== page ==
I would say the biggest difference between these stories and big-name companies is that the bigger companies will often do a sort of “follow-up” piece, putting the whole situation in retrospect. A school environment doesn’t often give the room for that due to the transitory nature of any school. There are exceptions, but those are few and far between. What brings them together is the more serious context one would expect from a typical school setting. The kind of story you expect is akin to “Oh, here’s this fun activity happening on campus” and what we get is “SOCIETY PRESSURES WOMEN TO TREAT TAMPONS LIKE BLACK TAR HEROINE.”
Of these, the St Thomas article took the most reporting, taking a relative issue and bringing it to the national scale. Which required the least? I’d say the one from Grady. I would argue more details means a better story, as more details mean a clearer picture. Because of this, I preferred the St Thomas article on mental health.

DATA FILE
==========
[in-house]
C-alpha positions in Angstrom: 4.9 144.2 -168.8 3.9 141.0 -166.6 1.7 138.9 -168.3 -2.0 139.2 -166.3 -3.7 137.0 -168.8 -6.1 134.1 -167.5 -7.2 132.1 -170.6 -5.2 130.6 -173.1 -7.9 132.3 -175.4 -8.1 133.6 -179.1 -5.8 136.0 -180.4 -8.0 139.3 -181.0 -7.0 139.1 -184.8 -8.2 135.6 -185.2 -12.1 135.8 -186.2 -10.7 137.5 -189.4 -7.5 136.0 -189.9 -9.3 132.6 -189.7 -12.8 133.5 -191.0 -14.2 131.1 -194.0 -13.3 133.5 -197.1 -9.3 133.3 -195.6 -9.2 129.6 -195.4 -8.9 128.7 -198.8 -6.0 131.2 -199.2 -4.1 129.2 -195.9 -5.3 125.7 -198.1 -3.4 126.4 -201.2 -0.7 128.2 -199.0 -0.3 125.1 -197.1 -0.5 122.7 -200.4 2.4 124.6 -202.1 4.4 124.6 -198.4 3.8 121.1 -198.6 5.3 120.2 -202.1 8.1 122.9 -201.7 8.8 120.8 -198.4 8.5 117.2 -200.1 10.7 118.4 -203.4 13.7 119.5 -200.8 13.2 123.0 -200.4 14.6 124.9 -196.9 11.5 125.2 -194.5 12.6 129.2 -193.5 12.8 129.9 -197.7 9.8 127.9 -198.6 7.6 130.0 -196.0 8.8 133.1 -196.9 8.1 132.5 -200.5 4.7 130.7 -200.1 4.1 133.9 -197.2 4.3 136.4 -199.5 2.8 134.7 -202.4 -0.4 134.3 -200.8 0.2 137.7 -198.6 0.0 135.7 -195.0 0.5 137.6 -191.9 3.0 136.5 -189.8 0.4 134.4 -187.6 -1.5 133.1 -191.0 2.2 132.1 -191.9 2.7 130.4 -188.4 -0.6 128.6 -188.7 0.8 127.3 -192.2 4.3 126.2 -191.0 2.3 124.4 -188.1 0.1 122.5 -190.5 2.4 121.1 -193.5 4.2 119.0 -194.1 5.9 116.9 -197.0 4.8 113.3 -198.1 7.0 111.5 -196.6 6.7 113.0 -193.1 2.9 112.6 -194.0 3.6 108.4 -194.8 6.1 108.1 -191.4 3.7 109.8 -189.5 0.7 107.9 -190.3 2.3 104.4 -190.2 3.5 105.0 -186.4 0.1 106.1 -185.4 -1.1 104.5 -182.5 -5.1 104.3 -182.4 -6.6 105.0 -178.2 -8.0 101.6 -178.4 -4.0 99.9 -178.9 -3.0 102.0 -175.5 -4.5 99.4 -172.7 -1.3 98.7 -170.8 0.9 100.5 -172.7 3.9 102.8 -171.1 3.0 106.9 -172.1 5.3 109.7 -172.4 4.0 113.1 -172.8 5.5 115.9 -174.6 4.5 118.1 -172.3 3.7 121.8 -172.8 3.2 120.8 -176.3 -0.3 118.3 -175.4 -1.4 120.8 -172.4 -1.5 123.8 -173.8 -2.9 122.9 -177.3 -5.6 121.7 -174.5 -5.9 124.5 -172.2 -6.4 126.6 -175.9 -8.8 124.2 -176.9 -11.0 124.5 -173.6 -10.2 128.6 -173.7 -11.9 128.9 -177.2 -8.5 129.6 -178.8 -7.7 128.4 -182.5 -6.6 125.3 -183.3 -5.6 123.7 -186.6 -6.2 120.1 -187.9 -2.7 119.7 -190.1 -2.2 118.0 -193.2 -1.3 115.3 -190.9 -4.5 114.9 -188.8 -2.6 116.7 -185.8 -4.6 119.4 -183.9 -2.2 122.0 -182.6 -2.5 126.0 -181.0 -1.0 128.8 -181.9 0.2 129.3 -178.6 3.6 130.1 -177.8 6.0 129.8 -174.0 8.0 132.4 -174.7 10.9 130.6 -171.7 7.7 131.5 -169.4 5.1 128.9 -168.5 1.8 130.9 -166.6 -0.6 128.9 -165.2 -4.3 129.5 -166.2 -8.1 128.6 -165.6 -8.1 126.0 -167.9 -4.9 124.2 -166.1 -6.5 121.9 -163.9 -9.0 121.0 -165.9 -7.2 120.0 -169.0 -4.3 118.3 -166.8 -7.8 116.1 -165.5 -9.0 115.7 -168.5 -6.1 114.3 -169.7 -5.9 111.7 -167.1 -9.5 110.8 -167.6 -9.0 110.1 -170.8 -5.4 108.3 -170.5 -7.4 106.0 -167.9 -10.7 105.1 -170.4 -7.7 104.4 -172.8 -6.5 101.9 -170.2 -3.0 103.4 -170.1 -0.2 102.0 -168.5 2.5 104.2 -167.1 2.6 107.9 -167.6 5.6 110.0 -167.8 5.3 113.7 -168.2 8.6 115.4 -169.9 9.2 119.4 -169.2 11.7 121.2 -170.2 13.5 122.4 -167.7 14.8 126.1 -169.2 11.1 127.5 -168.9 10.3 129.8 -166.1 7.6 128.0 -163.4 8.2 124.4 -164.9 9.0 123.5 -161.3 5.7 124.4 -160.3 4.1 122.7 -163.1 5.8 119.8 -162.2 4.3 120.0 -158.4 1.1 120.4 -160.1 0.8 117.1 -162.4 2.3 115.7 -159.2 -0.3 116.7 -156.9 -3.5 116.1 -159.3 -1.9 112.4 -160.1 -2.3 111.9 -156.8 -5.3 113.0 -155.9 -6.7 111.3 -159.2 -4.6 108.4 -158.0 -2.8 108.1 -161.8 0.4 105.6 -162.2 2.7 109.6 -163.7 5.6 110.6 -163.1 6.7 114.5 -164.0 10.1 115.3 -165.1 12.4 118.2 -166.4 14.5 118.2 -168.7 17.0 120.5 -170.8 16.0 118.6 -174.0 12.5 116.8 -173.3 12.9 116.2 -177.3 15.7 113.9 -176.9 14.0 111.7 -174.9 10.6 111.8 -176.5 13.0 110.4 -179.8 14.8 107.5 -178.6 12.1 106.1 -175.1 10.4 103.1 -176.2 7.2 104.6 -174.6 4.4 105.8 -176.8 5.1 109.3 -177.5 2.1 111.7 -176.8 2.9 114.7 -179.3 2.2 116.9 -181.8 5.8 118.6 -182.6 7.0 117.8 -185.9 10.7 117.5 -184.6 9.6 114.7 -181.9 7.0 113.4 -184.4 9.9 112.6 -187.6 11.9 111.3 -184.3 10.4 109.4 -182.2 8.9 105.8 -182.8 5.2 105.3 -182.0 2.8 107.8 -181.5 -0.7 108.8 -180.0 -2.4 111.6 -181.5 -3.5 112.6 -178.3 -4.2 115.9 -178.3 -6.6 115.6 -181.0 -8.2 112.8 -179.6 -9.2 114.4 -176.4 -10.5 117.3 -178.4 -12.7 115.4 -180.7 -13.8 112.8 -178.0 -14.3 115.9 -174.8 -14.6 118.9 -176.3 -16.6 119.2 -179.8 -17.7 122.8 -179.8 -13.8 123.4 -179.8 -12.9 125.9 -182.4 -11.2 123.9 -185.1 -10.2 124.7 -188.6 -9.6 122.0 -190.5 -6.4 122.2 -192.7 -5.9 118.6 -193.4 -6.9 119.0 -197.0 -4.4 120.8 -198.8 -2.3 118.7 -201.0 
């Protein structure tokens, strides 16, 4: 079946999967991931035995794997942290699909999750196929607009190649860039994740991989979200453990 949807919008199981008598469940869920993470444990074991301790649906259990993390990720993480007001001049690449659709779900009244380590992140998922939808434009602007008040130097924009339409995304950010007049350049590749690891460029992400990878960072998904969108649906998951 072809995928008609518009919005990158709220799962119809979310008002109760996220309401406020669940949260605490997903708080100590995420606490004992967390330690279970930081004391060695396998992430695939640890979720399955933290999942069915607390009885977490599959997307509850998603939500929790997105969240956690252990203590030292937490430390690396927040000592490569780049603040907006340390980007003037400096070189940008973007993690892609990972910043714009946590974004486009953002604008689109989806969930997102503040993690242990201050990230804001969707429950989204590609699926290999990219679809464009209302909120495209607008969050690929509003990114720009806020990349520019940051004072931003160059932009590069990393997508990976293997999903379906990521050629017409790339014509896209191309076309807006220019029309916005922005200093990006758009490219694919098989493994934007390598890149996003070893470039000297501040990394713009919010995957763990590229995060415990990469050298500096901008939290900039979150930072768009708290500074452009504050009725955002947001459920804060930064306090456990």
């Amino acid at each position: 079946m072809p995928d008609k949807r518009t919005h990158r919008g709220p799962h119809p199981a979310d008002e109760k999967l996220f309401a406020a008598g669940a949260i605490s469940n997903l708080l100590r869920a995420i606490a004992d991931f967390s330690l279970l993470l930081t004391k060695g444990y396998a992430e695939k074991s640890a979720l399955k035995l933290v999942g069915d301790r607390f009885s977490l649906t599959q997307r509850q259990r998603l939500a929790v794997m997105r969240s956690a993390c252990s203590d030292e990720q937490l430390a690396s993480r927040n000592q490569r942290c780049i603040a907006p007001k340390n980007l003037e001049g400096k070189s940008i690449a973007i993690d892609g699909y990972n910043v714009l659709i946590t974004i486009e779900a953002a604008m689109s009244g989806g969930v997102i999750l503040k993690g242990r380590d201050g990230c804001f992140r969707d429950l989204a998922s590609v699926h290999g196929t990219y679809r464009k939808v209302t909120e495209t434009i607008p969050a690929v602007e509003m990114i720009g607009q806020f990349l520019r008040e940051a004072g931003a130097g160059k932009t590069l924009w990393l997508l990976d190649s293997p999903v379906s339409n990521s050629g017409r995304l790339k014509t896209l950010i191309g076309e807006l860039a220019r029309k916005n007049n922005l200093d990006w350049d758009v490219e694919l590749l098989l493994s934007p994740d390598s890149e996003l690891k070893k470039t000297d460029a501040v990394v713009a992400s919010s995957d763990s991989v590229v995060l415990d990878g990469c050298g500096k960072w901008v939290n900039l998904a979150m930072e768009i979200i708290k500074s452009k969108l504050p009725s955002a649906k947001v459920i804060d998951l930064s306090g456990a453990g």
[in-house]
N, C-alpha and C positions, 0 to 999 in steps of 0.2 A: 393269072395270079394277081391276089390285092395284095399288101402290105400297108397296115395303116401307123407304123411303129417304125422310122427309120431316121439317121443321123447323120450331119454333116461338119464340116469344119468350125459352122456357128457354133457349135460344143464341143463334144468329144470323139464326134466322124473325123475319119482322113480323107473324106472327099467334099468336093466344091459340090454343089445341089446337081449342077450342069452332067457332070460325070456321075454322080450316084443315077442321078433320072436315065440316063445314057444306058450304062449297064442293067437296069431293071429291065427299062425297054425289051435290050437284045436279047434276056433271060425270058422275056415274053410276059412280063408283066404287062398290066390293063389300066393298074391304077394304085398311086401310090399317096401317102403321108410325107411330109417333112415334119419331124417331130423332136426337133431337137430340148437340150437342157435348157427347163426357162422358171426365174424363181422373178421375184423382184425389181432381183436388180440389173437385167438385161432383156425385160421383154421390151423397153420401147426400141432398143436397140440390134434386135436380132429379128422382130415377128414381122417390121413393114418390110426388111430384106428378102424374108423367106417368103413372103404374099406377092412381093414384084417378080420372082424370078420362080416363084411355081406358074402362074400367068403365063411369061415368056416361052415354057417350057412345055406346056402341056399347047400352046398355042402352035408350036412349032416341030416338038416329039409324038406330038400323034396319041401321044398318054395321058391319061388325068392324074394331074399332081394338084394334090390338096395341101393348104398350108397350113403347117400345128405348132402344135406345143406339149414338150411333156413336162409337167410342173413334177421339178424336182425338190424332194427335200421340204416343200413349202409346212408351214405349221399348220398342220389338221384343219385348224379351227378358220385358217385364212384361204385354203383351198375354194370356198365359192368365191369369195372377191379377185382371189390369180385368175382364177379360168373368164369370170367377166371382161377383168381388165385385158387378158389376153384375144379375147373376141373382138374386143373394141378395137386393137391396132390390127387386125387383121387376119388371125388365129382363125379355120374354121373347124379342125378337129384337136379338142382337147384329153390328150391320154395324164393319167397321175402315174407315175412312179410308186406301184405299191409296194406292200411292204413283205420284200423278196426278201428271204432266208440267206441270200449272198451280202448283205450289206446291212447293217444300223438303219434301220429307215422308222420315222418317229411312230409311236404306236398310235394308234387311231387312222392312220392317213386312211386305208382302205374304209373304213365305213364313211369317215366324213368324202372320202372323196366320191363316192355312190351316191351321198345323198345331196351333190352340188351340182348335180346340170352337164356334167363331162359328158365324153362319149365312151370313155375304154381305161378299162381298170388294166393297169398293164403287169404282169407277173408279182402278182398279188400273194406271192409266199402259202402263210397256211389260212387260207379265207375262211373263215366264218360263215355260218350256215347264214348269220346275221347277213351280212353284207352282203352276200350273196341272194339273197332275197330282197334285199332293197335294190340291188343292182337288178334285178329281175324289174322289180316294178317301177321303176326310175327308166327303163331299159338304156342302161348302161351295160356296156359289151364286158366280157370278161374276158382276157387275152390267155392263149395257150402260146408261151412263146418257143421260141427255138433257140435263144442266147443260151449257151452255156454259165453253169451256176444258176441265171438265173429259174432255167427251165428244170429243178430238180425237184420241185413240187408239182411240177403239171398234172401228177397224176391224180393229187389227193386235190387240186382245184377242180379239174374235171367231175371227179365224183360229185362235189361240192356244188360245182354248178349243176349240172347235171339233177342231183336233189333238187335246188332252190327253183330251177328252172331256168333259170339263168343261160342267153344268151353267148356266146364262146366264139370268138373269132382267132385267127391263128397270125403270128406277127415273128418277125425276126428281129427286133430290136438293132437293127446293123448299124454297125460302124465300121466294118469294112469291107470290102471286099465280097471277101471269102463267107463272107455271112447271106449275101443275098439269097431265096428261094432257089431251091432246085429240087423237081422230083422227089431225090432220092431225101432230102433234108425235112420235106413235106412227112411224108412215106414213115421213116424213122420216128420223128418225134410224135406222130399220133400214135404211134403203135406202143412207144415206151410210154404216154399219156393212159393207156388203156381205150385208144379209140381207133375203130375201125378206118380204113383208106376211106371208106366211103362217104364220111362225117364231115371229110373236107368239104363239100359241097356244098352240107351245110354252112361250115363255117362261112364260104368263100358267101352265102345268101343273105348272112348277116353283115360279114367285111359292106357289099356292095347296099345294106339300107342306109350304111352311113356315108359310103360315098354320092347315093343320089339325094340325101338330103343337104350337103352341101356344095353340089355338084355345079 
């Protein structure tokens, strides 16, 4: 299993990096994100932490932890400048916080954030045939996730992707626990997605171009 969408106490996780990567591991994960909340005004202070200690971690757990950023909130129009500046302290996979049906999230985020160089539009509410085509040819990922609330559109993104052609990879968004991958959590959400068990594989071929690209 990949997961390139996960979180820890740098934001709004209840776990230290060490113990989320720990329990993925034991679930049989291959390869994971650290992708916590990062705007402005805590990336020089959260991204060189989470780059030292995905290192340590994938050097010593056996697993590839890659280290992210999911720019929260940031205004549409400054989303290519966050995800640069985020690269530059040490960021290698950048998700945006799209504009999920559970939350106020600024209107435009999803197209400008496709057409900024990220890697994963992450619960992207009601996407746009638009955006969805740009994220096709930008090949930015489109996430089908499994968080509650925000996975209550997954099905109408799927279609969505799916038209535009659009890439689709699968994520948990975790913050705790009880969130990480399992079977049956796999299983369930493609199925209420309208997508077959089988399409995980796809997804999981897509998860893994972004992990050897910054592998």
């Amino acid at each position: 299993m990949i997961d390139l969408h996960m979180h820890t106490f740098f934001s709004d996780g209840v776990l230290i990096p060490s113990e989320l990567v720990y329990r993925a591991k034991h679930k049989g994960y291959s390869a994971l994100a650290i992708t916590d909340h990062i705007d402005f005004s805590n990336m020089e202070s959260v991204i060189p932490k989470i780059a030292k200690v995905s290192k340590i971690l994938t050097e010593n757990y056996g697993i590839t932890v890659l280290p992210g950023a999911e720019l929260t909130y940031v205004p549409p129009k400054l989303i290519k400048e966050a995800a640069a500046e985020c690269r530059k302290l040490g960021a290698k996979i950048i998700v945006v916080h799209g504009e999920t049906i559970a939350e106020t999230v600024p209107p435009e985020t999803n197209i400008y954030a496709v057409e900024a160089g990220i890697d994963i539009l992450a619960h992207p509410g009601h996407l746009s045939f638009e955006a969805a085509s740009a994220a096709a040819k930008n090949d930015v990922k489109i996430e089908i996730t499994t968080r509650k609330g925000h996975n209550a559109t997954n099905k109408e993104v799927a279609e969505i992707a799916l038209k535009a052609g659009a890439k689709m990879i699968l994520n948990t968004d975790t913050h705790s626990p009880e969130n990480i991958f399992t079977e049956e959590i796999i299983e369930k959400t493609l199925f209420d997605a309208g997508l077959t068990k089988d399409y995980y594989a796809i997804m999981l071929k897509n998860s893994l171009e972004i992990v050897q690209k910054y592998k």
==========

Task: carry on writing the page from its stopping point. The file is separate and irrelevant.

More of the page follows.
I believe I could write mental health. I myself have a family history of dementia and don’t exactly have a mind with stable footing. One possible interviewee would be Nicole Thomas, who as I recall, did her radio final on mental health. Another could be my mother, who very clearly remembers the last couple of years of her mother’s life. My grandmother was convinced a plastic surgeon she may or may not have slighted some fifty years ago was out to get her. Every bump in the house, every unexplained noise, every plane in the sky – all the machinations of someone who in reality probably forgot about her, or so my grandmother used to say. I would start the piece off with a personal memory of my grandmother, progress to a personal story of my own, and then transition to Nicole.